• Long-term and improper use of Panom can lead to an increased risk of certain side effects and complications.

            

 Can Panom be taken during pregnancy?

As a precautionary measure, Panom is not recommended during pregnancy. However, you may consult with your healthcare provider in case of unavoidable use.

 

Can lactating mothers consume Panom?

Use of Panom during breastfeeding is not recommended.

Is Panom safe for use in Children?

Panom is not approved for use by anyone younger than 5 years old.

Possible Side effects:                          

The more common side effects that can occur with pantoprazole include headache, diarrhea, stomach pain, nausea or vomiting, gas, dizziness and joint pain.

Tell your doctor right away if you have any serious side effects, including: symptoms of a low magnesium blood level (such as unusually fast/slow/irregular heartbeat, persistent muscle spasmsseizures), signs of lupus (such as rash on nose and cheeks, new or worsening joint pain).

Pharmacodynamics:

Pantoprazole is a prodrug; in the acid environment of the parietal cells, it inhibits the H+, KATPase of the coating gastric cells and gastric acid secretion is suppressed.

 Pantoprazole exerts its stomach acid-suppressing effects by preventing the final step in gastric acid production by covalently binding to sulfhydryl groups of cysteines found on the (H+, K+)-ATPase enzyme at the secretory surface of gastric parietal cell. This effect leads to inhibition of both basal and stimulated gastric acid secretion, irrespective of the stimulus. As the binding of pantoprazole to the (H+, K+)-ATPase enzyme is irreversible and new enzyme needs to be expressed in order to resume acid secretion, pantoprazole’s duration of antisecretory effect persists longer than 24 hours.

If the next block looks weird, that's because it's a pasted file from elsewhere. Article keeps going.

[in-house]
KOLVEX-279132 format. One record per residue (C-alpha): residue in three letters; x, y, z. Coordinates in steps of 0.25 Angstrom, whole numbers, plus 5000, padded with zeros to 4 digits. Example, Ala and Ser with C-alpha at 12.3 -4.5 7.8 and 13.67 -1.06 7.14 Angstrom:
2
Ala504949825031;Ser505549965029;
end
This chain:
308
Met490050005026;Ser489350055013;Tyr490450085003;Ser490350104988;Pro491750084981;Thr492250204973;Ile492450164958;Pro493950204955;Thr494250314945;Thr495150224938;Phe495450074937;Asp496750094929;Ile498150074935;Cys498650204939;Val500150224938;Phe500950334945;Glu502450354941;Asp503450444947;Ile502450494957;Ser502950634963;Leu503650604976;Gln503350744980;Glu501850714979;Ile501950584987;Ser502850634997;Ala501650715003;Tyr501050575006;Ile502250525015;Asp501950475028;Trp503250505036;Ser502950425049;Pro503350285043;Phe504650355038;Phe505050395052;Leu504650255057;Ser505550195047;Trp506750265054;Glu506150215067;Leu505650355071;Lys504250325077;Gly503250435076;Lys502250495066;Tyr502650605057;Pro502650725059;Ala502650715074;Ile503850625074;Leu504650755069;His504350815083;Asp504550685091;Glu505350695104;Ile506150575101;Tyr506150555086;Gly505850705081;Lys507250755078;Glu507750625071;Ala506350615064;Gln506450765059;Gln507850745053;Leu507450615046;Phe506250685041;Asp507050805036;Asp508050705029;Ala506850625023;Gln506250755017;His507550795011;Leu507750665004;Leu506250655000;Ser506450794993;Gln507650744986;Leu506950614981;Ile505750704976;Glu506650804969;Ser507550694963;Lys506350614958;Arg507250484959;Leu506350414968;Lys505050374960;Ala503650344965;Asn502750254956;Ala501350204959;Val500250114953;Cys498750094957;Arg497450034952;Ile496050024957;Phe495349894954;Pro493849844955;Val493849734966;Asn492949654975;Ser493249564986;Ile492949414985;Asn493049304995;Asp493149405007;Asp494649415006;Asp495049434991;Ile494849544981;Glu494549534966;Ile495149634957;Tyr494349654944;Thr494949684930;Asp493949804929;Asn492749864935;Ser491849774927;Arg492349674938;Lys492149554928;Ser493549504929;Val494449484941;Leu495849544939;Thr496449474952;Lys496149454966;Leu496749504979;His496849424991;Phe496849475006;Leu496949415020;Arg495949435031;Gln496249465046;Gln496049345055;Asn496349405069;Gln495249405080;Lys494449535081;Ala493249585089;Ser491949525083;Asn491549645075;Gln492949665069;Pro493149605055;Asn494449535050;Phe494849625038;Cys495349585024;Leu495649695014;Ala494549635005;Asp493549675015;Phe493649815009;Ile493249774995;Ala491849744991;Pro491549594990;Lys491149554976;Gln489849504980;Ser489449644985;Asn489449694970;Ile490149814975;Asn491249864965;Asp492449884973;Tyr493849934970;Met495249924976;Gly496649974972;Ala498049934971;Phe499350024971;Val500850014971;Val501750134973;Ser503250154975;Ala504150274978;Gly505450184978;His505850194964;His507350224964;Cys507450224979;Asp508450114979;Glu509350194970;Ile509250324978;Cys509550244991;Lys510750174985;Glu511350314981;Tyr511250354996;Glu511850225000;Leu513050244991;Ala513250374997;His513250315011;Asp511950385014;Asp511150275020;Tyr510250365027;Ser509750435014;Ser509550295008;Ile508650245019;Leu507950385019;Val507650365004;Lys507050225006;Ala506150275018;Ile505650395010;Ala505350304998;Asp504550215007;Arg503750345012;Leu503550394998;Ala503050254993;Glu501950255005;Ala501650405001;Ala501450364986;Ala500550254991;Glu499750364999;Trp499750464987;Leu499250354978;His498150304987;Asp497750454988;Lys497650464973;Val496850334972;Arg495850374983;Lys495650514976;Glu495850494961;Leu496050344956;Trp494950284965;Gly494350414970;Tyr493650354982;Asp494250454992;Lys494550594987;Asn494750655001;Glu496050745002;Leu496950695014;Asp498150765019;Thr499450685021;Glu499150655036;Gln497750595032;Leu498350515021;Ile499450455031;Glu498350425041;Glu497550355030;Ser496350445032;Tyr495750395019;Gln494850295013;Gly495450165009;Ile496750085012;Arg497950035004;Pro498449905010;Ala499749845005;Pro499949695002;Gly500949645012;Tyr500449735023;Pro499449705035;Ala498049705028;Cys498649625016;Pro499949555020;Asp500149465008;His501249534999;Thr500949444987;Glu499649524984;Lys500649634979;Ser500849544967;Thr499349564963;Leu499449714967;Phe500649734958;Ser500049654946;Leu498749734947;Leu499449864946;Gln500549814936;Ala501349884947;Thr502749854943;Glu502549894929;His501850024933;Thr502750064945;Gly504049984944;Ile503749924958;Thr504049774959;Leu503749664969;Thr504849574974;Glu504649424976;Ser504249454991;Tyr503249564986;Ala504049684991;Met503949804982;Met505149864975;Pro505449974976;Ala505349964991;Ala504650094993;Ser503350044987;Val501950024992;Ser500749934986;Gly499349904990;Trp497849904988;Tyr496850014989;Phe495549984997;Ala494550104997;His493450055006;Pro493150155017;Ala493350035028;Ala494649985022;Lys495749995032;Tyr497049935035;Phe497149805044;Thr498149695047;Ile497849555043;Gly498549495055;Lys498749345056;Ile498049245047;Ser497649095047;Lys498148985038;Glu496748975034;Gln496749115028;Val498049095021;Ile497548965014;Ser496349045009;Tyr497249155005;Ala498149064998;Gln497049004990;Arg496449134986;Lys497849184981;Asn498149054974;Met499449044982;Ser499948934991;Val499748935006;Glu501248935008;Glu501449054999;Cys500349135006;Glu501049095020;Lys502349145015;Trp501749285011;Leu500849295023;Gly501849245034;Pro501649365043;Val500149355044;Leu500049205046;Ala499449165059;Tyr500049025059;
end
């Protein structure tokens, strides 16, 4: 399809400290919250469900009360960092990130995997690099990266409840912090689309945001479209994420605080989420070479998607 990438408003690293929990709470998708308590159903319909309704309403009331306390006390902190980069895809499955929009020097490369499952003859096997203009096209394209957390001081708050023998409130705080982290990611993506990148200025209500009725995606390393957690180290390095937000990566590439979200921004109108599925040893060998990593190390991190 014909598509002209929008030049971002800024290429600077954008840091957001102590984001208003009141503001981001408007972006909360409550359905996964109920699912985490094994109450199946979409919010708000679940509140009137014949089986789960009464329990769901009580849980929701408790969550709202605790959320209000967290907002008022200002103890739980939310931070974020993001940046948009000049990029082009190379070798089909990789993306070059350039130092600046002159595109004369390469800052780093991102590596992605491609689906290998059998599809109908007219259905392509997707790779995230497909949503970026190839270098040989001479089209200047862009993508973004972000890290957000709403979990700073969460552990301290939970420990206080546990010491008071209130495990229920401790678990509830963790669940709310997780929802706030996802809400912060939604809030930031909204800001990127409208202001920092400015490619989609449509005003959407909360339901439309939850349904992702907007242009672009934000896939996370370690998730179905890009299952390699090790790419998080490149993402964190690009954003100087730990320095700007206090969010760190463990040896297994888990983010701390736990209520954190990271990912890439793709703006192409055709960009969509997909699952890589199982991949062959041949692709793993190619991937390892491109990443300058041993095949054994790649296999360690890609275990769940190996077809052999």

Pharmacokinetics:

Absorption: Absolute bioavailability is approximately 77%.

                                                                                                 

Volume of distribution: The apparent volume of distribution of pantoprazole is approximately 11.0-23.6 L, distributing mainly in the extracellular fluid.

 

Protein binding: Approximately 98%

                                                                                                         

Metabolism: Hepatic                  

 

Route of elimination: 80% of the dose is excreted as metabolites in urine; the remainder is found in feces and originates from biliary secretion.

 

Half-life: The half life of elimination is about 1 hour.

                     

Drug Interactions:

  • Pantoprazole may reduce the absorption of certain drugs that may be affected by stomach acidity.
  • Pantoprazole may also increase the action of warfarin increasing the risk of bleeding.
  • False positive urine screening tests for tetrahydrocannabinol (THC) may occur in patients receiving PPIs including Pantoprazole. An alternative confirmatory method should be considered to verify positive results.